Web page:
I wanted my first-year film students to understand what happens to a story when actual human beings inhabit your characters, and the way they can inspire storytelling. And I wanted to teach them how to look at headshots and what you might be able to tell from a headshot. So for the past few years I’ve done a small experiment with them.Some troubling shit always occurs.
It works like this: I bring in my giant file of head shots, which include actors of all races, sizes, shapes, ages, and experience levels. Each student picks a head shot from the stack and gets a few minutes to sit with the person’s face and then make up a little story about them.
Namely, for white men, they have no trouble coming up with an entire history, job, role, genre, time, place, and costume. They will often identify him without prompting as “the main character.” The only exception? “He would play the gay guy.” For white women, they mostly do not come up with a job (even though it was specifically asked for), and they will identify her by her relationships. “She would play the mom/wife/love interest/best friend.” I’ve heard “She would play the slut” or “She would play the hot girl.” A lot more than once.
For nonwhite men, it can be equally depressing. “He’s in a buddy cop movie, but he’s not the main guy, he’s the partner.” “He’d play a terrorist.” “He’d play a drug dealer.” “A thug.” “A hustler.” “Homeless guy.” One Asian actor was promoted to “villain.”
For nonwhite women (grab onto something sturdy, like a big glass of strong liquor), sometimes they are “lucky” enough to be classified as the girlfriend/love interest/mom, but I have also heard things like “Well, she’d be in a romantic comedy, but as the friend, you know?” “Maid.” “Prostitute.” “Drug addict.”
I should point out that the responses are similar whether the group is all or mostly-white or extremely racially mixed, and all the groups I’ve tried this with have been about equally balanced between men and women, though individual responses vary. Women do a little better with women, and people of color do a little better with people of color, but female students sometimes forget to come up with a job for female actors and black male students sometimes tell the class that their black male actor wouldn’t be the main guy.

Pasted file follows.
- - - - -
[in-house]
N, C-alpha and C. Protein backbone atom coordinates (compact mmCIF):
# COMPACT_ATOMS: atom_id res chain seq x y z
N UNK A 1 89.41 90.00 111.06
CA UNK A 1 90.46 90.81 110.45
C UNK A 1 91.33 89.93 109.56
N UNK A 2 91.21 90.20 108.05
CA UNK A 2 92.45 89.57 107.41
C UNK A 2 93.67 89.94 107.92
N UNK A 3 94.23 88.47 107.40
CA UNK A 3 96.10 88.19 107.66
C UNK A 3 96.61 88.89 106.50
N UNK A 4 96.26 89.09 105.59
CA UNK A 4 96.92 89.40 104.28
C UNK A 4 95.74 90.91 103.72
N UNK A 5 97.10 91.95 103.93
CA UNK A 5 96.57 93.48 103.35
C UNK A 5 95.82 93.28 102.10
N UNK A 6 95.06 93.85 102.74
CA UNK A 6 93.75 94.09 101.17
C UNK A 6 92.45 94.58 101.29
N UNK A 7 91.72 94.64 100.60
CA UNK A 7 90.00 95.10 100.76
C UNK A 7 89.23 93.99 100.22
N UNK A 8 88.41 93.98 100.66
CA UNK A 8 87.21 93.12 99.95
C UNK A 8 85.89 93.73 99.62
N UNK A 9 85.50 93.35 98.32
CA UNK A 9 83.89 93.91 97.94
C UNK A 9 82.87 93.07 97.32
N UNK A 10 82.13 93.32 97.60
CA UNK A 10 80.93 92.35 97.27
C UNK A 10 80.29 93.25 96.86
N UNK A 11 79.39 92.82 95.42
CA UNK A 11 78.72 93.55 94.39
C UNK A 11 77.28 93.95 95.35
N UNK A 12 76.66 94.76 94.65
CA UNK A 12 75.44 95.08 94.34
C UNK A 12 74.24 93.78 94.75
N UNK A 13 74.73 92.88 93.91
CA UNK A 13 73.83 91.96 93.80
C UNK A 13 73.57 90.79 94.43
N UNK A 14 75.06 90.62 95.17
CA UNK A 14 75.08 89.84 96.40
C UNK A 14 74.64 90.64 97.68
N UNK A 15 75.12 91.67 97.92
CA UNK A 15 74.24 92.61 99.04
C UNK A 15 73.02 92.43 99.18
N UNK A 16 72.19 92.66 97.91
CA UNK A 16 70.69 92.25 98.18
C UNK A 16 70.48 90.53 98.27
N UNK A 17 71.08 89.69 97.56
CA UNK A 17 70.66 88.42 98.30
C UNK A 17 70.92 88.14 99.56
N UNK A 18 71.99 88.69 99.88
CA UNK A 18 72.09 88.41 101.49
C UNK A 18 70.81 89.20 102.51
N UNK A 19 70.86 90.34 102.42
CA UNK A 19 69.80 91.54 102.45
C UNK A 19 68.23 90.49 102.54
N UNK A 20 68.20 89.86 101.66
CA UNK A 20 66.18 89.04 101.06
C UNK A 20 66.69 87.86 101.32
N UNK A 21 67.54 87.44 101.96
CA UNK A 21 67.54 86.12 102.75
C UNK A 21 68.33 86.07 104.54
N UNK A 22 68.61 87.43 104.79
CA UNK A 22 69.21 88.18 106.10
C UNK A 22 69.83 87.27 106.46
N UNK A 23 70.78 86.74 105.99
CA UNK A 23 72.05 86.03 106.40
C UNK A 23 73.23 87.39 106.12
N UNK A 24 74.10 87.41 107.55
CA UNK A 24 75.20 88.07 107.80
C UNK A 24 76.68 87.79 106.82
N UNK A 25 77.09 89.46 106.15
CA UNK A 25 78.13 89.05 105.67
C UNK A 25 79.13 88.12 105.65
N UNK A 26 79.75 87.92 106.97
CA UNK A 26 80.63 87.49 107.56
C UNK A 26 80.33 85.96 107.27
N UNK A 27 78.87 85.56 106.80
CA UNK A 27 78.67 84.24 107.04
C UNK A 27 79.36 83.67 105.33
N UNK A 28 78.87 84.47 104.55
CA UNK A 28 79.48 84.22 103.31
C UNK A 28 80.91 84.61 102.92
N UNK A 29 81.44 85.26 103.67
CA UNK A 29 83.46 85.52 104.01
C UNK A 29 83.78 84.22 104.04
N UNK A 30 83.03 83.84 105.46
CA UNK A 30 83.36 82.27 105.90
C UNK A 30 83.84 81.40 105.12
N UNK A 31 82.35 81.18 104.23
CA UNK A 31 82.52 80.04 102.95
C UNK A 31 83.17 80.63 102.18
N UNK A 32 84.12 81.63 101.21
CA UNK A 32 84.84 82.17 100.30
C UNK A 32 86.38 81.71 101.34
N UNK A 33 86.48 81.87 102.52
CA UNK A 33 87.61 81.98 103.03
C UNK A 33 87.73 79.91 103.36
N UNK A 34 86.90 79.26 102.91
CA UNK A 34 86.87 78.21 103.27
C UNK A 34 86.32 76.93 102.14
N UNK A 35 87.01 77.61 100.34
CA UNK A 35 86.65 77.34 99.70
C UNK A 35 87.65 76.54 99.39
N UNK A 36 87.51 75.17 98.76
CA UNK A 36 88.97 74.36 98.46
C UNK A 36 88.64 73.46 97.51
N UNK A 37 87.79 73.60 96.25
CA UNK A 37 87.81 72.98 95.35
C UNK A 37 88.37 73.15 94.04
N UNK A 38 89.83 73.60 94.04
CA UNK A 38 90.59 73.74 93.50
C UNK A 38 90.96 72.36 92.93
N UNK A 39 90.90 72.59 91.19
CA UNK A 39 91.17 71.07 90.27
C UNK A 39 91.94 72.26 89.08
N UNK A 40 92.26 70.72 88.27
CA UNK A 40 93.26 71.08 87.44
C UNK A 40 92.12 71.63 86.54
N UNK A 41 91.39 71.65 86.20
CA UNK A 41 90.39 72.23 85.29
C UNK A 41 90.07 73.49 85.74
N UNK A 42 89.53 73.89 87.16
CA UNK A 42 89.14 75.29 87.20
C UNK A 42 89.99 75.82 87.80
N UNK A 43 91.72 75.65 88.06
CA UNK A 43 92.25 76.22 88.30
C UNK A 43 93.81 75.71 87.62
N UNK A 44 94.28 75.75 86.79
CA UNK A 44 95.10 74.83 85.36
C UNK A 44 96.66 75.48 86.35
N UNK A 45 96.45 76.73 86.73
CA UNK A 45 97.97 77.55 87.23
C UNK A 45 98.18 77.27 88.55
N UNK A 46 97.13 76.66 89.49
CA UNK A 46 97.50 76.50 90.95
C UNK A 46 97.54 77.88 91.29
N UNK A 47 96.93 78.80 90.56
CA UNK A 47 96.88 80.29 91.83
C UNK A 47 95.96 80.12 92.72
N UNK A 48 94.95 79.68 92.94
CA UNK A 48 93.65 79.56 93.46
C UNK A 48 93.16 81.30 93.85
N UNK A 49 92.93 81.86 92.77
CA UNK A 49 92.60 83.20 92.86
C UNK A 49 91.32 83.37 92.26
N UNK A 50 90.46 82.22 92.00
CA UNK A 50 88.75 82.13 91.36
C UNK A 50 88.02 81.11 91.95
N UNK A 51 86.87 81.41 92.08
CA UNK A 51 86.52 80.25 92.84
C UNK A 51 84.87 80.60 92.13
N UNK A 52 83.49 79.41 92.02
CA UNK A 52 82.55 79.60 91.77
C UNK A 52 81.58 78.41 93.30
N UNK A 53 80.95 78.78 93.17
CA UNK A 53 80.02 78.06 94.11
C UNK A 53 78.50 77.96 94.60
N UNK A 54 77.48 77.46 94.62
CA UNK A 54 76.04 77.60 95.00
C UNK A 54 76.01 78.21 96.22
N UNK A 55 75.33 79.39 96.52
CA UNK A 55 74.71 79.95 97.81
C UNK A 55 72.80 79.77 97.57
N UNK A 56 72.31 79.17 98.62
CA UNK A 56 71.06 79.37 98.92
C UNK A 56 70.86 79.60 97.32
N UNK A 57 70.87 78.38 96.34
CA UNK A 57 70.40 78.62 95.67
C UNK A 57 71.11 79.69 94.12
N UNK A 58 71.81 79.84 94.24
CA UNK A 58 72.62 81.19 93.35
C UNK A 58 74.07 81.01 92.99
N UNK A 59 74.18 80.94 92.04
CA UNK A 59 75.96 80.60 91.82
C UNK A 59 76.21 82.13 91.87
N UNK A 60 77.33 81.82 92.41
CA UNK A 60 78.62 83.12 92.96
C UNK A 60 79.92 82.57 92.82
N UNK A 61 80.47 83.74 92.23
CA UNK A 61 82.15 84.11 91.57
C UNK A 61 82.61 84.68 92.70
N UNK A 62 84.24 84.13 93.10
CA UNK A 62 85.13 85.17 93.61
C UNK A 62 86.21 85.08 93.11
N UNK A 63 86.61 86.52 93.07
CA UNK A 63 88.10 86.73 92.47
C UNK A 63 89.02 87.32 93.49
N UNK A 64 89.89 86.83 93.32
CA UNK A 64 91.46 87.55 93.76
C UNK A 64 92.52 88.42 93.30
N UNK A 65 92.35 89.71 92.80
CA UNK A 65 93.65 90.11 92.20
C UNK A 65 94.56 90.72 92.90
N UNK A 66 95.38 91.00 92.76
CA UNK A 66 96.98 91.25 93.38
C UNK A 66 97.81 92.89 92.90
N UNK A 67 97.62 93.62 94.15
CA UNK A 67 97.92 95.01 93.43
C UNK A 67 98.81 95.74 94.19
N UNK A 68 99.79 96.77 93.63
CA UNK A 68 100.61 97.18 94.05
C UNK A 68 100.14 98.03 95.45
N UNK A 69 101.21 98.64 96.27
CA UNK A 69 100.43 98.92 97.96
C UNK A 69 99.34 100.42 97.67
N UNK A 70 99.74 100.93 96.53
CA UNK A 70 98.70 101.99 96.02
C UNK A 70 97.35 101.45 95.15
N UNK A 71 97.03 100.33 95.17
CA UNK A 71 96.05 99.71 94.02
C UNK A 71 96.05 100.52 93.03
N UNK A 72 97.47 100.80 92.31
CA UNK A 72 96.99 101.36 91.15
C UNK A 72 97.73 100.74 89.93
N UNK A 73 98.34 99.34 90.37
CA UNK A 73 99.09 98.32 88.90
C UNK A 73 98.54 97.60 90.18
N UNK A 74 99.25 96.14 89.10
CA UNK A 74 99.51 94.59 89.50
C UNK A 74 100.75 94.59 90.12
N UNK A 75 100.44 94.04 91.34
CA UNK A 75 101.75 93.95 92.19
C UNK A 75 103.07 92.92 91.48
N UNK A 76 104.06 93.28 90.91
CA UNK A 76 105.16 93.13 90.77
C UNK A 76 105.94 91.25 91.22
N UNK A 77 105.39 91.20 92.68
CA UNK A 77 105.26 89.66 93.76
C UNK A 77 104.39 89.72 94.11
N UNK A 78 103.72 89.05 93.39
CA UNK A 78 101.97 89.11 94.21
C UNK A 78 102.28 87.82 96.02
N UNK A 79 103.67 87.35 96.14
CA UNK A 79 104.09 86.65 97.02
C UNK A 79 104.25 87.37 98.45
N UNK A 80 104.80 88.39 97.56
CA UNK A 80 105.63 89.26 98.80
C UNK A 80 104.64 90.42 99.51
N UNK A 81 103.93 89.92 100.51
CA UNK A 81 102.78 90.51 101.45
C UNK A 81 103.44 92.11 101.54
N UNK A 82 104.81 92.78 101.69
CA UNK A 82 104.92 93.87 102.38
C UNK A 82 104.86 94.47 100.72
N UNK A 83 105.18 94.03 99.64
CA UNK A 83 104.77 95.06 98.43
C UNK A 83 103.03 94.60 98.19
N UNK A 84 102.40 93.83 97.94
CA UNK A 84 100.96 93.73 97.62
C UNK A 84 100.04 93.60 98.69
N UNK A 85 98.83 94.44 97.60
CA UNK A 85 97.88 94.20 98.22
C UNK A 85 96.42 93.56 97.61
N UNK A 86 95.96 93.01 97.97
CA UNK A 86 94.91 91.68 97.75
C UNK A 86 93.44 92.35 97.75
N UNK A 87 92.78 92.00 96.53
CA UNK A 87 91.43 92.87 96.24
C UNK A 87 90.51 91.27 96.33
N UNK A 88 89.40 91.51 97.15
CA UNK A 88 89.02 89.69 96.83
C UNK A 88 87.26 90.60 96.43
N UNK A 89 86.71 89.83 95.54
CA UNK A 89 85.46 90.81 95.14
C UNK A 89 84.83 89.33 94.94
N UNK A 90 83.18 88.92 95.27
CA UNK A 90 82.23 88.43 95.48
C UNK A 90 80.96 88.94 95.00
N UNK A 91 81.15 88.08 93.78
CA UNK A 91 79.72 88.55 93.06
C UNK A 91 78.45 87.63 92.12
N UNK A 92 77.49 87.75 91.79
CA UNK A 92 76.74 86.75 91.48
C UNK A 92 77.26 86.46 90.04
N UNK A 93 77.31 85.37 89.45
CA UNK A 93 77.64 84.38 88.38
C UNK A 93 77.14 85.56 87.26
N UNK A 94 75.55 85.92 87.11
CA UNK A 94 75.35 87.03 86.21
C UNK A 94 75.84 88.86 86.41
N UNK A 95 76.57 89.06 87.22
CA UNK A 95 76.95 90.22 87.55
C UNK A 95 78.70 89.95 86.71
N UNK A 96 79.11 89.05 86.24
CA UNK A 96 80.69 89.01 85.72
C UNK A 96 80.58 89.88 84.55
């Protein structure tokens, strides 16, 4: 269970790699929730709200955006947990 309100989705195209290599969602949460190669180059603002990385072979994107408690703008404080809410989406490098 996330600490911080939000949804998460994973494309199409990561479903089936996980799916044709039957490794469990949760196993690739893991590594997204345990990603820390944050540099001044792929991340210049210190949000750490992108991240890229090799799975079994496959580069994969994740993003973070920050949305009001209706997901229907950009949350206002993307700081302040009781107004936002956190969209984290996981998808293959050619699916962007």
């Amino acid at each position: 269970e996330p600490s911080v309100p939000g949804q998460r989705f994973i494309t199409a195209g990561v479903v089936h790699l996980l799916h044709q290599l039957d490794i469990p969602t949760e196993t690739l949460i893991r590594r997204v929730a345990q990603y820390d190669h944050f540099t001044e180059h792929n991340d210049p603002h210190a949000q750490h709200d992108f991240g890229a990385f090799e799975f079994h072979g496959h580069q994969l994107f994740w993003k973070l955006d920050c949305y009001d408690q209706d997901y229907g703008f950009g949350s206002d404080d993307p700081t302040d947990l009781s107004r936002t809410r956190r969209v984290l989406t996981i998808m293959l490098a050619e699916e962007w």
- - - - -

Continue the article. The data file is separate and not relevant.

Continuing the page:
Once the students have made their pitches, we interrogate their opinions. “You seem really sure that he’s not the main character – why? What made you automatically say that?” “You said she was a mom. Was she born a mom, or did she maybe do something else with her life before her magic womb opened up and gave her an identity? Who is she as a person?” In the case of the “thug“, it turns out that the student was just reading off his film resume. This brilliant African American actor who regularly brings houses down doing Shakespeare on the stage and more than once made me weep at the beauty and subtlety of his performances, had a list of film credits that just said “Thug #4.” “Gang member.” “Muscle.” Because that’s the film work he can get. Because it puts food on his table.
So, the first time I did this exercise, I didn’t know that it would turn into a lesson on racism, sexism, and every other kind of -ism. I thought it was just about casting. But now I know that casting is never just about casting, and this day is a real teachable opportunity. Because if we do this right, we get to the really awkward silence, where the (now mortified) students try to sink into their chairs. Because, hey, most of them are proud Obama voters! They have been raised by feminist moms! They don’t want to be or see themselves as being racist or sexist. But their own racism and sexism is running amok in the room, and it’s awkward.